STB urged to halt Princeton Dinky truncation

Written by Douglas John Bowen

Two advocacy groups on Monday, June 24, 2013 filed a petition with the Surface Transportation Board to block New Jersey Transit Corp. and Princeton University from hacking away at NJT's Princeton Branch, a branch line linking its namesake town with Amtrak's Northeast Corridor.

The filing, Docket No. FD-35745-0, was submitted by the New Jersey Association of Railroad Passengers (NJ-ARP), based in Raritan, N.J., and the National Association of Railroad Passengers, based in Washington D.C. The filing comes ahead of a special NJ Transit Board of Directors teleconference meeting being held Tuesday to advance the cutback plan.

NJ-ARP and NARP argue that the cutback of the Princeton Branch, also known as the “Dinky,” moves the station terminus away from users and the Princeton downtown district without STB jurisdiction of the federal agency over abandonments of railroad lines in interstate commerce. The petition calls on STB to declare its jurisdiction over the Princeton Branch, and to require that any reduction in its length be undertaken only with the federal body’s express approval.

Princeton University seeks to move the station and shorten the branch by 460 feet to accommodate a $320 million arts and transit project. The two existing station buildings would be converted into a cafe and restaurant.

“Much more is involved than cutting back the track by 460 feet, which is what the University has asked the public to believe,” says NJ-ARP Director Phil Craig. The current station is approximately 1,300 feet from downtown Princeton, while the new station would be 2,000 feet by foot from Nassau Street and a half-mile from Palmer Square, Princeton’s focal point, Craig says.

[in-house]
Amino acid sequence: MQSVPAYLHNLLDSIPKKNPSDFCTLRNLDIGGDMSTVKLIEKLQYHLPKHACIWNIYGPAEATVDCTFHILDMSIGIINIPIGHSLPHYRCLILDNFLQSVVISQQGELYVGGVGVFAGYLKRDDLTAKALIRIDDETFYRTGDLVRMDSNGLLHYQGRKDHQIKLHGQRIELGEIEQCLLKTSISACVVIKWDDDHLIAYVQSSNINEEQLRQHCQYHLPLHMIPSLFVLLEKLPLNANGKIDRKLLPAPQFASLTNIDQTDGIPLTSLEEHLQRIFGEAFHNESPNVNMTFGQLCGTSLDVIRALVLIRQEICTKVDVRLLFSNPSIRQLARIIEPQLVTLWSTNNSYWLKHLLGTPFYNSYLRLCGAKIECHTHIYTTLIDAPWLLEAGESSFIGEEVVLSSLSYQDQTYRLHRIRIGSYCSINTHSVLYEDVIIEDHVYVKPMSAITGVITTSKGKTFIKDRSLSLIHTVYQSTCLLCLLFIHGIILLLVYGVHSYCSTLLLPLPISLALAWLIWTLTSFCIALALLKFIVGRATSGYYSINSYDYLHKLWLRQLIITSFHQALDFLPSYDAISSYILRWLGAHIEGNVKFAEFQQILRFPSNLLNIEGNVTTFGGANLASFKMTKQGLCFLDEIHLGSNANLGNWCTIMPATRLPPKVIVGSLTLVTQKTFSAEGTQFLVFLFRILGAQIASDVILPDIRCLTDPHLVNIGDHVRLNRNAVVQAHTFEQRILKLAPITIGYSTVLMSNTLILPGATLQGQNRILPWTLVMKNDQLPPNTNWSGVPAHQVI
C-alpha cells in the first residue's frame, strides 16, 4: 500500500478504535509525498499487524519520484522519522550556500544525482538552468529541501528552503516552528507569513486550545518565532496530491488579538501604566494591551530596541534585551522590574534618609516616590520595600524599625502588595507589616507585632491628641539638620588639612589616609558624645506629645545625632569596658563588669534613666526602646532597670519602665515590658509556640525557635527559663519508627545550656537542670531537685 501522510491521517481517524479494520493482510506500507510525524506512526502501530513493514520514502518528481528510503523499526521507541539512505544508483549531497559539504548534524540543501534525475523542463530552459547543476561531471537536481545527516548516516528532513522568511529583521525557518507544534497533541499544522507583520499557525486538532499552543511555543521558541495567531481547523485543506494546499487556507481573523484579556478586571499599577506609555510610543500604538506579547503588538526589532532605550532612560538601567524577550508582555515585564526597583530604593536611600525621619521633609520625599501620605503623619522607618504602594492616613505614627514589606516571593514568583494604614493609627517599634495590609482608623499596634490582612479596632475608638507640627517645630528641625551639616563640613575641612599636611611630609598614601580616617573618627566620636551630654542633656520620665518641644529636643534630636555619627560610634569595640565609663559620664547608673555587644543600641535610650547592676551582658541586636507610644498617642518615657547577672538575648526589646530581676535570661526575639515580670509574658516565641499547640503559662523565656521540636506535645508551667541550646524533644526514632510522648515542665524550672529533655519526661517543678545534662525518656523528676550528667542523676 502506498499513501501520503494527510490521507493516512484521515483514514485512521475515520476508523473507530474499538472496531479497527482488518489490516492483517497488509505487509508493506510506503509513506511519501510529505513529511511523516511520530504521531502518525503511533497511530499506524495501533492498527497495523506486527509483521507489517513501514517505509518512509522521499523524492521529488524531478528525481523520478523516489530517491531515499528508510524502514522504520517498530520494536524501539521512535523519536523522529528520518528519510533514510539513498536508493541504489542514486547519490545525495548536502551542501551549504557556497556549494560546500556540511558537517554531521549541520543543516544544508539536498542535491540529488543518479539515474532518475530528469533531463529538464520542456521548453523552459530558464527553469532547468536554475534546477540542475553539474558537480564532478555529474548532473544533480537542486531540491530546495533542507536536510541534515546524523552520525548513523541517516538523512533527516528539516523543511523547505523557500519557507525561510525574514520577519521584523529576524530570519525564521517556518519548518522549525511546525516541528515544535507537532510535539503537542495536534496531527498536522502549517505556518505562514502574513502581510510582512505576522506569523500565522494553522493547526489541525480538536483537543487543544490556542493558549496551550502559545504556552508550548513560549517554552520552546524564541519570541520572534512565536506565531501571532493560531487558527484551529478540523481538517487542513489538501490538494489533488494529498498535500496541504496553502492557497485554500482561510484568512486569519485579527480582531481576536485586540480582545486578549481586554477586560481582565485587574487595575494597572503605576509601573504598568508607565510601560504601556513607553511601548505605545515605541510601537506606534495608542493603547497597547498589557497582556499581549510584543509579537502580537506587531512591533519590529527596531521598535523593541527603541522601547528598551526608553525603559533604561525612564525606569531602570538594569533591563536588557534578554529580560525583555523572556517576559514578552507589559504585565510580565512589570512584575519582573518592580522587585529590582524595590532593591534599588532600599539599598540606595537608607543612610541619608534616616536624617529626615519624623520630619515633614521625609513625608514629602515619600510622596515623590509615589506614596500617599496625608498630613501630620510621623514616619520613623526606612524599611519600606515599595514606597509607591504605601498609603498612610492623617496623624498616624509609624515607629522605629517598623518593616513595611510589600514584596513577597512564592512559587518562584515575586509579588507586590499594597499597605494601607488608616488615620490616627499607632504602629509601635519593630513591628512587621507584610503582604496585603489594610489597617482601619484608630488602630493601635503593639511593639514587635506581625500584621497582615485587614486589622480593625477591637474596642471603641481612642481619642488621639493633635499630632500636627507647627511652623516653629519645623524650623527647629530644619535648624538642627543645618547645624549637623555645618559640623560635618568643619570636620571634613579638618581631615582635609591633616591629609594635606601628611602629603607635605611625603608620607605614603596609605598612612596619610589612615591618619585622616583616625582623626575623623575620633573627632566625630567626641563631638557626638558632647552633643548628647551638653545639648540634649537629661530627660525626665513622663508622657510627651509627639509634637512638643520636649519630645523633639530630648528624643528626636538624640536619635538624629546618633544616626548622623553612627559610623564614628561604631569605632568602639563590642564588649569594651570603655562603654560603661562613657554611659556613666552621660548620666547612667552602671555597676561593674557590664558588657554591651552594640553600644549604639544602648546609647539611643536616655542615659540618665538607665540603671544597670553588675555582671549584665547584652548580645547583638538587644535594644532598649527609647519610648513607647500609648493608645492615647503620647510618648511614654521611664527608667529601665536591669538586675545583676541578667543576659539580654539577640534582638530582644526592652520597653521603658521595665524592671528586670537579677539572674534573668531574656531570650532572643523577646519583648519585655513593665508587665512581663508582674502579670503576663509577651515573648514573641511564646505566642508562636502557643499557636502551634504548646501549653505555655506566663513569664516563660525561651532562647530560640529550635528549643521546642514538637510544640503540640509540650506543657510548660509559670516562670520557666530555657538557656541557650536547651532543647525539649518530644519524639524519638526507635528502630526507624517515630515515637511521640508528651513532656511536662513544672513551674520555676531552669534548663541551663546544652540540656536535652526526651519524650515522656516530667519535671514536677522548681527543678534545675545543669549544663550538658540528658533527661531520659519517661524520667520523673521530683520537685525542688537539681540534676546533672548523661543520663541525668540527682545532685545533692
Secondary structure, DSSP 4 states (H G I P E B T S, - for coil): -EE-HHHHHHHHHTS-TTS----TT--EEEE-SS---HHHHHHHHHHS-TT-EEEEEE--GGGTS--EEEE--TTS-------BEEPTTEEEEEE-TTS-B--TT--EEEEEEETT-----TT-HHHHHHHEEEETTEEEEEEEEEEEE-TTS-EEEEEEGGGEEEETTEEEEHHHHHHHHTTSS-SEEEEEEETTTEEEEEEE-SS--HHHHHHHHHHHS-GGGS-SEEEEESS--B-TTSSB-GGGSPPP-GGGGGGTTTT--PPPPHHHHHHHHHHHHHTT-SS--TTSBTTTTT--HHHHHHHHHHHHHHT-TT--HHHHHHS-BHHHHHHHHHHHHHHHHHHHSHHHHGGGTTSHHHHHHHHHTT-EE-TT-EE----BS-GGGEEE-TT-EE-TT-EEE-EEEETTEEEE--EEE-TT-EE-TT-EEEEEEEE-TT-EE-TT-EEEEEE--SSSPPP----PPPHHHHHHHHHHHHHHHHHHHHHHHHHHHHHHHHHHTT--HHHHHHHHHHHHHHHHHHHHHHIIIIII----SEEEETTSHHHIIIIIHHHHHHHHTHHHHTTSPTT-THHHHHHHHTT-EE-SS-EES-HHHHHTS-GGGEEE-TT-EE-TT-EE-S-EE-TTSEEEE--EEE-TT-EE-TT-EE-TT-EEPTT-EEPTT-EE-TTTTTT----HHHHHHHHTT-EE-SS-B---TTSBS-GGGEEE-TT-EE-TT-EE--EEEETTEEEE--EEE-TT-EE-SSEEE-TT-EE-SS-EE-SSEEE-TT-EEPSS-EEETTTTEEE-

“Moving the Princeton Station downhill and away from the population center would be to the detriment of NJ Transit’s passengers, most particularly the disabled, senior citizens and – because of isolation of the proposed new station location – people who use the train at night,” Craig said. “The longer uphill walk will be especially difficult during inclement weather, when many passengers have to slog through snow, ice or rain.”

Adds NJ-ARP Vice President Jack May, “New Jersey Transit is the guardian of the interests of New Jersey’s traveling public. It should not be attempting to hand Princeton University this valuable public transportation asset.”

University officials have repeatedly rejected alternate plans, insisting the station move is necessary to create a second access road to its large parking garage that currently has limited access.

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